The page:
It is a dream for many individuals to transform the national debate in their direction. As an economics professor at the University of Chicago, Milton Friedman was one of those individuals that achieved this dream. On what would have been his 100th birthday, I memorialize a few of this Nobel laureate's numerous contributions to economics and liberty.
After John Maynard Keynes infiltrated the economic debate towards increased government intervention during the Great Depression, few individuals were more articulate, concise, and steadfast about preserving liberty through limited government than Friedman. He was in favor of free markets, school choice, rule-abiding Federal Reserve, lower tax rates, and reductions in government expenditures at a time when these arguments were not popular.
Friedman's book Capitalism and Freedom changed the discussion about the role of government, the efficiency of markets, and the benefits of freedom and liberty derived in a capitalistic economy. He not only helped generate free market economic reforms in Chile with the "Chicago Boys" that provided prosperity never before accomplished in this country, but he also debated those who vehemently disagreed with him and publicized his views by releasing a PBS television series titled "Free to Choose."
In a Wall Street Journal op-ed, Stephen Moore sums up how Friedman's seemingly simple contributions are still misunderstood today:
In the 1960s, Friedman famously explained that "there's no such thing as a free lunch." If the government spends a dollar, that dollar has to come from producers and workers in the private economy. There is no magical "multiplier effect" by taking from productive Peter and giving to unproductive Paul. As obvious as that insight seems, it keeps being put to the test.
Although Friedman considered the Federal Reserve to have been a source of the economic collapse during the Great Depression and argued that the Fed could have done more, it is likely that he would not agree with the policy responses by Fed Chairman Ben Bernanke during the Great Recession. Specifically, Friedman favored monetary policy rules over discretion, which the Fed has used discretion in excess over the last four years. Furthermore, if deflation is a problem, then he noted that there may be a need for money growth; but since this does not appear to be a current issue, increases in discretionary monetary policy through quantitative easing will only lead to further distortions in the markets and cause more economic problems.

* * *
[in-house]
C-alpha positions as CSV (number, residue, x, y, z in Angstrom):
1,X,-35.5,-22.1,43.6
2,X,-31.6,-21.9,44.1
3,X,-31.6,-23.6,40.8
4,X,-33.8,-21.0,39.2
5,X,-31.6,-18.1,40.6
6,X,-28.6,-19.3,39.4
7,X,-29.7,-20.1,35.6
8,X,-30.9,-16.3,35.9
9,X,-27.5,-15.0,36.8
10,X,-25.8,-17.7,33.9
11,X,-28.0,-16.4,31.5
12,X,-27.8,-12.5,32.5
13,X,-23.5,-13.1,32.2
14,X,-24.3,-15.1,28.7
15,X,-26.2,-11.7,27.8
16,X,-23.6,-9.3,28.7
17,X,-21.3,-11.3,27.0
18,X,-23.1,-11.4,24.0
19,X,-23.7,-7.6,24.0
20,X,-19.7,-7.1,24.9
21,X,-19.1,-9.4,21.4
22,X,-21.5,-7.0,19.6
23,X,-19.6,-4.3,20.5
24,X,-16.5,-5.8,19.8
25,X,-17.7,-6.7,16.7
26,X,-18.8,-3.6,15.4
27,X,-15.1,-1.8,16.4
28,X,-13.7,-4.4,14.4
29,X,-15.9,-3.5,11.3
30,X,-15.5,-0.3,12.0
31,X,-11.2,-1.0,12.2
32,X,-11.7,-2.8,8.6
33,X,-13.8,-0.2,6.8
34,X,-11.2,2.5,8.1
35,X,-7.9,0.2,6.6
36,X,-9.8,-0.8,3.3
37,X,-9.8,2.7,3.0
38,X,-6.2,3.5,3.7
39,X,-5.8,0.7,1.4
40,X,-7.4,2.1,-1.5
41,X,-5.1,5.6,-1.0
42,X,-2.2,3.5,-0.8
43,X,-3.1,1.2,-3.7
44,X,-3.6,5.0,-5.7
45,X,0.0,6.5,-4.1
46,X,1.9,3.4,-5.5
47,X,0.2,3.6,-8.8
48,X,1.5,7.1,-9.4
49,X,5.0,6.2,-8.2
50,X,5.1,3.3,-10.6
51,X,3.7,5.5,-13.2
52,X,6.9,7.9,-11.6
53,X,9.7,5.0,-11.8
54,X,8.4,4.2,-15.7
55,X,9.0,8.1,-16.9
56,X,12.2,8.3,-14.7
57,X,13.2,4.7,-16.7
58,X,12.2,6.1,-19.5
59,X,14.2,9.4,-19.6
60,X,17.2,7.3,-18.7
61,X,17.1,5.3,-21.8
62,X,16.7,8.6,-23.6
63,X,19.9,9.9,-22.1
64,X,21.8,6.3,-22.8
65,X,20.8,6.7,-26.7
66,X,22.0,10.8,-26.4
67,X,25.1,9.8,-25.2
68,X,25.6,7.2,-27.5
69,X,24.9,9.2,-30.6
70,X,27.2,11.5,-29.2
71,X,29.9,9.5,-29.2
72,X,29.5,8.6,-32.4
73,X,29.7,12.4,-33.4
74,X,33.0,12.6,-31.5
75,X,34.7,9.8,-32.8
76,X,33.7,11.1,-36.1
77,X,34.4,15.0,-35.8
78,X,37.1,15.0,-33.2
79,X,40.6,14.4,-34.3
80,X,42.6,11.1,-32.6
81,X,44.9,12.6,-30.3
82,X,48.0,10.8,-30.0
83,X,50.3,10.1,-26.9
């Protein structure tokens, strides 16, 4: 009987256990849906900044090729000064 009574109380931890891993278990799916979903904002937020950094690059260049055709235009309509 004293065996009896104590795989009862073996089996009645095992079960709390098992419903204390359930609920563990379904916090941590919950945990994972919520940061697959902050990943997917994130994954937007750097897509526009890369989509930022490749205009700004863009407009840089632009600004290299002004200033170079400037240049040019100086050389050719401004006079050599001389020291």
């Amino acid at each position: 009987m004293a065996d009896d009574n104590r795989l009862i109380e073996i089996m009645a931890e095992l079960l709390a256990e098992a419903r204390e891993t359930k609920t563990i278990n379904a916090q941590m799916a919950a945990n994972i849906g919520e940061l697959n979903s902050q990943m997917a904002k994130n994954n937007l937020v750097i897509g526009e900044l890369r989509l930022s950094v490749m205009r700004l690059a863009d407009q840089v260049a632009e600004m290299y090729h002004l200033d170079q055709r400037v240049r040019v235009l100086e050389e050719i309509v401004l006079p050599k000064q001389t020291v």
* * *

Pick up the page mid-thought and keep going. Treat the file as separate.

In fact, he argued for a k-percent money growth rate rule that a computer could control. This rule and his advocacy of a bimetallic commodity backed currency—gold and silver, there would be little benefit of having a central bank, and subsequently he argued the Fed could be abolished. Always keeping his policy proposals based on reality and considering it was unlikely the Fed would cease to exist anytime soon, Friedman advocated the central bank follow this rule.
Another key contribution to macroeconomics related to the quantity theory of money. Specifically, he stated, "inflation is always and everywhere a monetary phenomenon." Here is an excerpt from his book Money Mischief that expands on this point:
Perhaps the single most important and most thoroughly documented yet obstinately rejected proposition is that 'inflation is always and everywhere a monetary phenomenon. ... That proposition has been known by some scholars and men of affairs for hundreds, if not thousands, of years. Yet it has not prevented governmental authorities from yielding to the temptation to mulct their subjects by debasing their money - taxation without representation - while vigorously denying that they are doing anything of the kind and attributing the resulting inflation to all sorts of other devils incarnate.
Friedman was always ahead of his time. He understood the problems that those European countries who adopted the euro since 1999 would face. In fact, he predicted the demise of the euro to occur when a European economic crisis tested the foundation of the countries in this common currency. The current European crisis is a great test of his prediction.
Do we want a government that provides an environment that fosters economic growth? Do we want a government that provides services that the private sector fails to supply? Even though asymmetric information and externalities may exist, can the government correct these issues better than the private sector? It is time we think outside the box as Friedman did for so many years to attempt to answer these questions.
There are numerous other contributions that Friedman provided humanity with his research and debates. His perception of the expansion of freedom for individuals by increasing the choices they have available provides a firm foundation for an economy that would provide the most prosperity the world has ever known. America is the beacon of hope around the world by embracing these ideals and on this 100th day since the birth of Friedman, I thank him for contributing to my understanding of our world and his devotion to a cause that helped light a fire in me: Liberty!